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Recent movie reviews

Pierce Brosnan stars in “The November Man.”

Aleksandar Letic/Relativity Media

Pierce Brosnan stars in “The November Man.”

New releases

½ Exhibition Joanna Hogg brings a unique, challenging style of filmmaking to this elusive allegory about a middle-aged artist couple who have decided to move from the London house where they live and work and which has become almost indistinguishable from their lives. A haunting look at contemporary anomie and the inadequacy of art to cope with it. (104 min., unrated) (Peter Keough)

The November Man A newly belligerent Russia may prove a boon to a secret agent genre in need of new (or old) villains and themes, but this adaptation of an ’80s spy novel quickly succumbs to cartoonish violence. Pierce Brosnan remains classy as a CIA assassin brought out of retirement when the killing turns personal. (98 min., R) (Peter Keough)

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½ Abuse of Weakness Catherine Breillat has transformed her worst experiences into one of her best films. A director like Breillat herself suffers a stroke and succumbs to the wiles of a con man. Aided by Isabelle Huppert’s terrific performance, Breillat re-creates the mental state of someone unmoored from good sense but still with the insight of an artist. In French, with subtitles. (104 min., unrated) (Peter Keough)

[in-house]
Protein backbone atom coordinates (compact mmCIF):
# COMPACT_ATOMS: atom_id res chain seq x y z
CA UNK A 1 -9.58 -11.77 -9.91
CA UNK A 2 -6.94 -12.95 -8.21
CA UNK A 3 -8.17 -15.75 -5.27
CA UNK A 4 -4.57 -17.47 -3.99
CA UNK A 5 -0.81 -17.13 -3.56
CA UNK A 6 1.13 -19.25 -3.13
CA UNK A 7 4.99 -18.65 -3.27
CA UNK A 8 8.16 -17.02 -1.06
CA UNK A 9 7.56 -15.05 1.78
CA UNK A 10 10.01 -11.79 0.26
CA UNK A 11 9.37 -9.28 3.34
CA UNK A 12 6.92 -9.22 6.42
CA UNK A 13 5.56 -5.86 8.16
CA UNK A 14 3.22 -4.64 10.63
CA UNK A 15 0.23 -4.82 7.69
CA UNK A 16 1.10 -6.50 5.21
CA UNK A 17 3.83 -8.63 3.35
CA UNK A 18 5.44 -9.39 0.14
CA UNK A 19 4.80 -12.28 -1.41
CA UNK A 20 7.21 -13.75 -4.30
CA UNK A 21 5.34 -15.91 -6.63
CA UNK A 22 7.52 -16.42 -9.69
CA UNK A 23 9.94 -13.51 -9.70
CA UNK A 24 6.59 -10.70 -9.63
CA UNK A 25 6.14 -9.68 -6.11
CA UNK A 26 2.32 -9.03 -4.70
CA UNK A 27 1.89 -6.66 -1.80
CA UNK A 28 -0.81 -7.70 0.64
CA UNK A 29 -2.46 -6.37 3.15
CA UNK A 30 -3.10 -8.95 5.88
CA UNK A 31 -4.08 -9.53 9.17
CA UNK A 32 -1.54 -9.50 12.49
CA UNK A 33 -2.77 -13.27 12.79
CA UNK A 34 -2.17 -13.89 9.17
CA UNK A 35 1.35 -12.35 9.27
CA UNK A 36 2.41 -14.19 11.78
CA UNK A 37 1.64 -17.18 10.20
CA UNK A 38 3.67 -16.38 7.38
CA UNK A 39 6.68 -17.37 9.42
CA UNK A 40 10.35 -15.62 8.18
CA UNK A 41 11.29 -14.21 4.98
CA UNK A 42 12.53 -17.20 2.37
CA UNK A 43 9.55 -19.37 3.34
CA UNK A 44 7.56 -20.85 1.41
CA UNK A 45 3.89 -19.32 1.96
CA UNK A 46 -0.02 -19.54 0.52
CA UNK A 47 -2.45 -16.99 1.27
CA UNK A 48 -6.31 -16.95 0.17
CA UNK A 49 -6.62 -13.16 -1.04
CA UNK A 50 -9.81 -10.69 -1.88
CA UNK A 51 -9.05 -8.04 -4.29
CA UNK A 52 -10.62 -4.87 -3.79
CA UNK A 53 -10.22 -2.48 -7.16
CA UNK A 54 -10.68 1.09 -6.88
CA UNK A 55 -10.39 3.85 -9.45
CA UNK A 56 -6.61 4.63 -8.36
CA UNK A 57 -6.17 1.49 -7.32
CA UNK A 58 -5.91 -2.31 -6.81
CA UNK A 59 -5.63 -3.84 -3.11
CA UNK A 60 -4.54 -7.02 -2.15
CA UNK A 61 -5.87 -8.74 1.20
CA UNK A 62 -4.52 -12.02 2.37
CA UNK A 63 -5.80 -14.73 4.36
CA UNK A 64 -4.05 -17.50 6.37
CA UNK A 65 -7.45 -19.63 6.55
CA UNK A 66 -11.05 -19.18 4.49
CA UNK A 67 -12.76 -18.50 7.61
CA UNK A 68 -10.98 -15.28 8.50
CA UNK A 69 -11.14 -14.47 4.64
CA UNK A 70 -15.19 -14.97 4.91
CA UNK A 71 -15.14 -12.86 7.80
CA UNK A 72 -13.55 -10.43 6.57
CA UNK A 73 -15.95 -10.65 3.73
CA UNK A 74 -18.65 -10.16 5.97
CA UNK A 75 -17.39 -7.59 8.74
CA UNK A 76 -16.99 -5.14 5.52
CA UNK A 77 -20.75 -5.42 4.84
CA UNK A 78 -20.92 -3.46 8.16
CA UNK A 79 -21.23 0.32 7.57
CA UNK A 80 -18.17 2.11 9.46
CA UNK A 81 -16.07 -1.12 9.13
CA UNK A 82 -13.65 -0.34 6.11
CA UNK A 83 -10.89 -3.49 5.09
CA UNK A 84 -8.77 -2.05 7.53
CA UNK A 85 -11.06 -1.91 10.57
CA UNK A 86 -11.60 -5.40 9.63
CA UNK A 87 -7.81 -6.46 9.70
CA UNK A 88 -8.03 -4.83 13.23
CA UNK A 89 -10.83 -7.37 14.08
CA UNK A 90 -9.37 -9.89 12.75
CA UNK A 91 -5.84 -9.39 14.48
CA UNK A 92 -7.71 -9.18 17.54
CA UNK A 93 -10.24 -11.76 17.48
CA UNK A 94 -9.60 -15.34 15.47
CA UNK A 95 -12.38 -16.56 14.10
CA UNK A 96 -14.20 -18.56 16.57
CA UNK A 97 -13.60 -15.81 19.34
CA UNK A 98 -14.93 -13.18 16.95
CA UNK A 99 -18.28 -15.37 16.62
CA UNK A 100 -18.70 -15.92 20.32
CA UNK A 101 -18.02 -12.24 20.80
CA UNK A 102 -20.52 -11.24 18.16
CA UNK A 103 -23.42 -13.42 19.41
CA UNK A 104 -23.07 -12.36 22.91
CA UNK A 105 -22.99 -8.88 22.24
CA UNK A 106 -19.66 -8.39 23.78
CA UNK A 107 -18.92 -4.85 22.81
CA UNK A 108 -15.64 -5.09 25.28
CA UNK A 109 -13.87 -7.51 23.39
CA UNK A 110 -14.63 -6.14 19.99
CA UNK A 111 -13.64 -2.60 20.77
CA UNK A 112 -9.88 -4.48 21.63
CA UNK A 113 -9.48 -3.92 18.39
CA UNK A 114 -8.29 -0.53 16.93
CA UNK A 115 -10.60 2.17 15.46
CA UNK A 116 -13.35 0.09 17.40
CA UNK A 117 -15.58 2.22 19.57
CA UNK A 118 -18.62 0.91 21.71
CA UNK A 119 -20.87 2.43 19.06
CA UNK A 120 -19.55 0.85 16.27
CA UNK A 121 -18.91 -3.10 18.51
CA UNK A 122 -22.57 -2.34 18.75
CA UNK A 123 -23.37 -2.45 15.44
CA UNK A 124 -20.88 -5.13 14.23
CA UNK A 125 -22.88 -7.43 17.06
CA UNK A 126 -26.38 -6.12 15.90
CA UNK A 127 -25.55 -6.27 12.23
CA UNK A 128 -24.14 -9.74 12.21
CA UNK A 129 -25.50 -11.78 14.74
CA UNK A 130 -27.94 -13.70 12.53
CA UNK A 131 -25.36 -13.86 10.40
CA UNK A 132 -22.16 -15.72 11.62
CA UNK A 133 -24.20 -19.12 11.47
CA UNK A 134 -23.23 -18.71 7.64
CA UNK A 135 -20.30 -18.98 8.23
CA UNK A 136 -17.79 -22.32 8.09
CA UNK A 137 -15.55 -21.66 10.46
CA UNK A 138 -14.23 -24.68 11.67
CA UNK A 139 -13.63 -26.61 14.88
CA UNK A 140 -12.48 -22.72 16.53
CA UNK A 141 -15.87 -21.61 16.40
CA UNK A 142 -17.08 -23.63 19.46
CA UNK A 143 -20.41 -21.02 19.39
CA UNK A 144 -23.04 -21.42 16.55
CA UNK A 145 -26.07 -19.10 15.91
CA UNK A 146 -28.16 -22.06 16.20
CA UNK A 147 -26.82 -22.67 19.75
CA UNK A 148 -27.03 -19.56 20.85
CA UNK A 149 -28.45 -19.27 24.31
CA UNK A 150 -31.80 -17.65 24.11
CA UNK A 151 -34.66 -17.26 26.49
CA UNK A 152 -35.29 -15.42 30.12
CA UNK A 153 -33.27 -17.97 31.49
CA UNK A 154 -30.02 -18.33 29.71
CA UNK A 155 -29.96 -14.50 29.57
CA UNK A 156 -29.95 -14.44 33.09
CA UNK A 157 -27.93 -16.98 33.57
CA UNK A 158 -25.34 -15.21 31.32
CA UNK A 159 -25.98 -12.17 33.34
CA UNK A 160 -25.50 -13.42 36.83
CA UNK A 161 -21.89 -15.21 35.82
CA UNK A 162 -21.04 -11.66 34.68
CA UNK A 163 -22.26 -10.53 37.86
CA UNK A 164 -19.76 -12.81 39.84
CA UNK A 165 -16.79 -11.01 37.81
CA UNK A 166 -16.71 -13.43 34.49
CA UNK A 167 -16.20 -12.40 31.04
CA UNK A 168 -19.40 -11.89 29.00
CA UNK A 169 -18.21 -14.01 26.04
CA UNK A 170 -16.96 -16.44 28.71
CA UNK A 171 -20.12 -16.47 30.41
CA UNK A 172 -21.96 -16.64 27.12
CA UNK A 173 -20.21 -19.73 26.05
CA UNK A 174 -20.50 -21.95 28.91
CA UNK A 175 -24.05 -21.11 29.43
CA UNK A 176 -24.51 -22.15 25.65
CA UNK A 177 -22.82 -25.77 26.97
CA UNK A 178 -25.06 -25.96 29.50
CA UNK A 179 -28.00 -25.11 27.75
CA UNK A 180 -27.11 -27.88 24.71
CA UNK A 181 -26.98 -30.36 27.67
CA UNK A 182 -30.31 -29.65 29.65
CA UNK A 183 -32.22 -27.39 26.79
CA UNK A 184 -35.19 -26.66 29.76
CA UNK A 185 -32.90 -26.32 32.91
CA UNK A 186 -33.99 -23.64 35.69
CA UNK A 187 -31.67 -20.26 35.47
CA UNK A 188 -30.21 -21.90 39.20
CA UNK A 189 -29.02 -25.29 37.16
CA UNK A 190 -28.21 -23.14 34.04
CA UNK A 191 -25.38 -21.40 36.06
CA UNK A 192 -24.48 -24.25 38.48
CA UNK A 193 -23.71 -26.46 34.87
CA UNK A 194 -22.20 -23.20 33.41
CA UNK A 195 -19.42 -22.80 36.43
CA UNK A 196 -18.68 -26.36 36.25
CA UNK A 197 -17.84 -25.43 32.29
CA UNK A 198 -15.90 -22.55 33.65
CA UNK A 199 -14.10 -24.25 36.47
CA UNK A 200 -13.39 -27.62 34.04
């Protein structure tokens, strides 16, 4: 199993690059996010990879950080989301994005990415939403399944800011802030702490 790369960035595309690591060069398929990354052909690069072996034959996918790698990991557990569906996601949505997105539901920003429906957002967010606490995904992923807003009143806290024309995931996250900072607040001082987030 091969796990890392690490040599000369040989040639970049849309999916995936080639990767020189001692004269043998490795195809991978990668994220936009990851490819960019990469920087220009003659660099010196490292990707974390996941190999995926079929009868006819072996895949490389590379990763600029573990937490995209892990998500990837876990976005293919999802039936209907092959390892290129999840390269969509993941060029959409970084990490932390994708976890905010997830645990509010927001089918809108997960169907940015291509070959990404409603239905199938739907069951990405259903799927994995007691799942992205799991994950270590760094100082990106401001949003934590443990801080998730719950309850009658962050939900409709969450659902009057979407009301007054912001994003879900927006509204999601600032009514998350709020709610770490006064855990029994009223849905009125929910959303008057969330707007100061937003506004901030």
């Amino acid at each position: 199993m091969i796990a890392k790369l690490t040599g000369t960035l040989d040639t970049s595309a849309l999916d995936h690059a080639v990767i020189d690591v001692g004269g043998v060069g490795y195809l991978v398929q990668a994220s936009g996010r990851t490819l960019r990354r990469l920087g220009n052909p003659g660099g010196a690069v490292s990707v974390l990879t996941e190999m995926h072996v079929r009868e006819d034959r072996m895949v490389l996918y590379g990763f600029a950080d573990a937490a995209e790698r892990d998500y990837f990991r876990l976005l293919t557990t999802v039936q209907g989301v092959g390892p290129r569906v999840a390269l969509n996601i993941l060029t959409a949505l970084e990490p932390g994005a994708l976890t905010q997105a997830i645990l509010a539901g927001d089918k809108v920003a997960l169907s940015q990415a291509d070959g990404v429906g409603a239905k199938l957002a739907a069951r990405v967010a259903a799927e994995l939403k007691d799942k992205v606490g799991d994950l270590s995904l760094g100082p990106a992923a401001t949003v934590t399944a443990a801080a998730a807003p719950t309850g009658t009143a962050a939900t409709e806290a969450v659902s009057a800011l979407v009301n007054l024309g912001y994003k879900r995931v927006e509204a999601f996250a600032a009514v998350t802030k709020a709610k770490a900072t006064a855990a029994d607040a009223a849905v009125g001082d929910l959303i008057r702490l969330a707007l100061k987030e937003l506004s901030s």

Begin Again A struggling songwriter (Keira Knightley) joins with a burned-out record producer (Mark Ruffalo) to record an album on the streets and rooftops of New York. What felt authentic and fresh in John Carney’s 2006 indie hit “Once” has curdled into calculation in his follow-up. Pleasantly predictable if you’re in the mood; unbearable if not. (104 min., R) (Ty Burr)

½ Closed Curtain Somehow Jafar Panahi has made two features since he was sentenced in 2010 to six years imprisonment and a 20-year ban from filmmaking for “propaganda against the Islamic Republic.” Like his previous film, this is an allegory about the filmmaker’s loss, and the world’s loss because of it. In Farsi, with subtitles. (106 min., unrated) (Peter Keough)

½ The Expendables 3 Sylvester Stallone teams with a cast more sprawling than ever as his mercenary crew goes up against an arms dealer and onetime compadre played by Mel Gibson. Even Harrison Ford gets in on the act. It’s an overstuffed strategy that, go figure, not only works but even cures a thing or two that ailed the previous movies. With Antonio Banderas, Wesley Snipes, and Kelsey Grammer. (126 min., PG-13) (Tom Russo)

½ Frank Michael Fassbender plays a mysterious rock guru with a giant papier mache head: Think Syd Barrett or Brian Wilson as a parade float. An entertaining curio with flashes of inspiration, the movie walks a line between cute comedy and a darker drama the filmmakers aren’t quite up to. With Domhnall Gleeson and a hilariously gloomy Maggie Gyllenhaal (95 min., R) (Ty Burr)

½ Frank Miller’s Sin City: A Dame to Kill For In Frank Miller and Robert Rodriguez’s latest neo-noir anthology, the fan-favorite Miller yarn of the title is the one that gets long-form treatment, and it has cinematic juice. Josh Brolin plays hardcase Dwight McCarthy, whose moral compass may have cracks but still points the right way. The other stories range from pretty good to not good at all. With Mickey Rourke, Jessica Alba, and Joseph Gordon-Levitt. (102 min., R) (Tom Russo)